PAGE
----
Interagency failure: DHS detains VOA reporter for 10 days

Last month, the Department of Homeland Security detained a Voice of America reporter for 10 days. The man, Rahman Bunairee, had the proper visa and documentation to show he was coming to the US for a year – the primary reason of which was to escape Taliban threats. But the DHS completely disregarded both the paperwork and the requests – including formal petitions – from the Broadcasting Board of Governors to release Bunairee.

Even after his release – helped by intervention from the State Department – DHS revoked his ability to work here, leaving a critical member of America’s information team to counter Taliban and Al Qaeda information on the sidelines. Worse, the BBG nor any other part of the Government can help him financially because of DHS’s decision.

The situation has not changed after a month. Imagine if DHS made what amounts to a unilateral decision on a member of our military – uniform or civilian? The is beyond a failure of interagency cooperation.

This beyond-boneheaded decision undermines not only our ability to engage in the struggle for minds and wills played out primarily in AM and FM in Afghanistan and Pakistan – the “market” Bunairee used to work and had to physically escape from – it also sends a message to other reporters currently and potentially working for America.

I recommend you read Jeffrey Hirschberg’s column in The Washington Post for more.

DHS S&T Conference: Post Mortem

As you know, I was at the Department of Homeland Security’s Science and Technology Conference in DC where I has the opportunity to chair two panels at the request of DHS. My panels were different than the rest, not just because I was the only “outsider”, but neither panel was on the one of the two main messages of the conference:

  1. Come check out the new and improved Science and Technology Directorate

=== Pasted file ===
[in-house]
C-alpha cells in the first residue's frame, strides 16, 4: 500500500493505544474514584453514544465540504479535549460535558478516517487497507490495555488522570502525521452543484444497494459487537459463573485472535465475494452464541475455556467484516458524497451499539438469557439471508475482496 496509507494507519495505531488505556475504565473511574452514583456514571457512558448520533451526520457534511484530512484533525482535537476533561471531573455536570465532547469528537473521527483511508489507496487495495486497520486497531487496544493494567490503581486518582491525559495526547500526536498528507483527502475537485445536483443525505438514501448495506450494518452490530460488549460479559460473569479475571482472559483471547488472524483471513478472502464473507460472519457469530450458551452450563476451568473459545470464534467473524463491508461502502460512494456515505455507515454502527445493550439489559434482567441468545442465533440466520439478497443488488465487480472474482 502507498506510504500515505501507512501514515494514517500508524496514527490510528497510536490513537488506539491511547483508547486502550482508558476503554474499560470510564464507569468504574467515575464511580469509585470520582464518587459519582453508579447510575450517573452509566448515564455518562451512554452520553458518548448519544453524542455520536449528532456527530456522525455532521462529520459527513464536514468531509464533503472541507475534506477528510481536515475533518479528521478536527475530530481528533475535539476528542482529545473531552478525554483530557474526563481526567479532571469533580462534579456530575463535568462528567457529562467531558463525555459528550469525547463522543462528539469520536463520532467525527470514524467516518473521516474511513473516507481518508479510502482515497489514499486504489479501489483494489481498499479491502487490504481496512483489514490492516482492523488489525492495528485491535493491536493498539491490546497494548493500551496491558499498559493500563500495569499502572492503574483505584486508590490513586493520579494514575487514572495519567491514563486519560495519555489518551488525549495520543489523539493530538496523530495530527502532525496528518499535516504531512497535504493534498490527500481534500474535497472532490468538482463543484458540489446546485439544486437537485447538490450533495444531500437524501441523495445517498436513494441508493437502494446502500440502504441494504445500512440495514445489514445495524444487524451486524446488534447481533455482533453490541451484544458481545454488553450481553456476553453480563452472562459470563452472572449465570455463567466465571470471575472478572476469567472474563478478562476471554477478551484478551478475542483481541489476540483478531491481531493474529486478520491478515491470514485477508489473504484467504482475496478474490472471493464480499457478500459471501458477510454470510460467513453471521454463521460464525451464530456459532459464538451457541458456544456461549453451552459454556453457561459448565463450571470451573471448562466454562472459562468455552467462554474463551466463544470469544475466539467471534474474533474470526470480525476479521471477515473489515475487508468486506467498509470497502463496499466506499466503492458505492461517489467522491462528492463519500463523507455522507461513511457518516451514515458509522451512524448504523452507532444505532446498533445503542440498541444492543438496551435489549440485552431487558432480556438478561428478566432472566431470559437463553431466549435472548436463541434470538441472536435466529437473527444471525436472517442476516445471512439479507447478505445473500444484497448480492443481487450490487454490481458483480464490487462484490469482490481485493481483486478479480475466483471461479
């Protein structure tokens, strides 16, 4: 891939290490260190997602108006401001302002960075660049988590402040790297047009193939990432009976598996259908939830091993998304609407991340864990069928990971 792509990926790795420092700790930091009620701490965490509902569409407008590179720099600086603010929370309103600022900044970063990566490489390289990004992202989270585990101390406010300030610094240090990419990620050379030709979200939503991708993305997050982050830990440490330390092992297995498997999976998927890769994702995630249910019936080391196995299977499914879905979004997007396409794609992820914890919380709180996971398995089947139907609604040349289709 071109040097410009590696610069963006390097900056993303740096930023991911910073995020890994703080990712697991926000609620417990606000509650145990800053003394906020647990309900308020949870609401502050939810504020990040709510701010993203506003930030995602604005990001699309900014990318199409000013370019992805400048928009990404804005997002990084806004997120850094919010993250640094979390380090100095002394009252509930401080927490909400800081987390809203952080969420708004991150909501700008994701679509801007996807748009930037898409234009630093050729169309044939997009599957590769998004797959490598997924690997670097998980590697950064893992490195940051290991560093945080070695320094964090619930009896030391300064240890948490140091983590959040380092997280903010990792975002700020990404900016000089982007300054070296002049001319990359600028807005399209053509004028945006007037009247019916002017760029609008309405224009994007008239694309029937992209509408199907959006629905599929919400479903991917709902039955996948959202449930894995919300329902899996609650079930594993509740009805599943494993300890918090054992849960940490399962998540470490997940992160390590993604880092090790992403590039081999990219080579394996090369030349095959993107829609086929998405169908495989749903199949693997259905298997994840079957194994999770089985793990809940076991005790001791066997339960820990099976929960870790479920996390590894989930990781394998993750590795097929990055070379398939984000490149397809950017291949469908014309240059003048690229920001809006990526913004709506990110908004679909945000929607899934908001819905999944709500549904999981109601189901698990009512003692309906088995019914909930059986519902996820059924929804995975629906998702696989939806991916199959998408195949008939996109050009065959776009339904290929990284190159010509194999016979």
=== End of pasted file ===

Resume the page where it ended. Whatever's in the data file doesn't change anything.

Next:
2. Let me tell you about a problem so you can make money with a solution

More on the panels in a moment. The general sessions were primarily about topic #1 above. Perhaps the best illustration of this was the session titled “A World in Change: A View from the Hill”. While “A World in Change” was intended to speak to the “new” threat environment, it also fit the new S&T under the Honorable Jay M. Cohen, Under Secretary, Science & Technology, DHS, formerly of the Office of Naval Research (as is much of DHS S&T who followed Admiral Cohen to the new post). For a short time more, video of the general sessions are available here and I suggest, if you’re interested in the politics of DHS, you watch the beginning (warning: the streaming video is high quality but doesn’t stream well at all) of the general from the Congressional staffer. He goes on about how bad thing were and why the Congress cut funding, etc, comments that were paired with praise with Cohen and the new S&T.

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DHS and Sigma

I’m in Hawaii this week on a family vacation, so obviously it’s very light on the posting (and thinking). I didn’t complete my post on the DHS conference to my satisfaction before leaving the mainland, so I never posted my comments on that and related subjects.

In the gap of my post on the DHS conference, some brief comments on my two panels (Science as Diplomacy and Blogging on Technology), and my two+ hours w/ the guys (and gal) from Sigma, read Jason, Paul, and Michael’s posts on Sigma until I return next week.

I’ll have that Mai Tai now…

Quick post: ONR and Science Diplomacy, Nagl and COIN

I’m having some connectivity issues while in DC so posting yesterday’s event will be later today or even tonight along with a report on today’s events.

Briefly on yesterday, interesting conference sessions with on Science and Technology for expeditionary warfare, assymetric warfare, sea warfare, etc. (see the right side of the ONR page for topics yesterday). Some reporting on this will appear here later.

Also had an opportunity for a 20min interview with the Commanding Officer for ONR-Global which was surprisingly (to me) an excellent example of public diplomacy (better name: science diplomacy) in action. This 20min meeting went 60 minutes when I had to leave, and already late for, John Nagl’s presentation on Learning to Eat Soup with a Knife, as part of the Rethinking seminar series. Good information came from that in the Q&A, including a question about private security companies, and from sharing a cold beer with John and others after the seminar.

More to come later.

Day One At the Naval S&T Conference 2006

This week is the 2006 Naval Science and Technology Partnership Conference at the Wardman Park Marriot in Washington, D.C. This conference is put on by the National Defense Industrial Association (NDIA), in partnership and with technical support from the Office of Naval Research (ONR). The conference’s slogan should give you an idea of the topics to be covered over the next four days: “The Navy After Next… Powered by Naval Research”.

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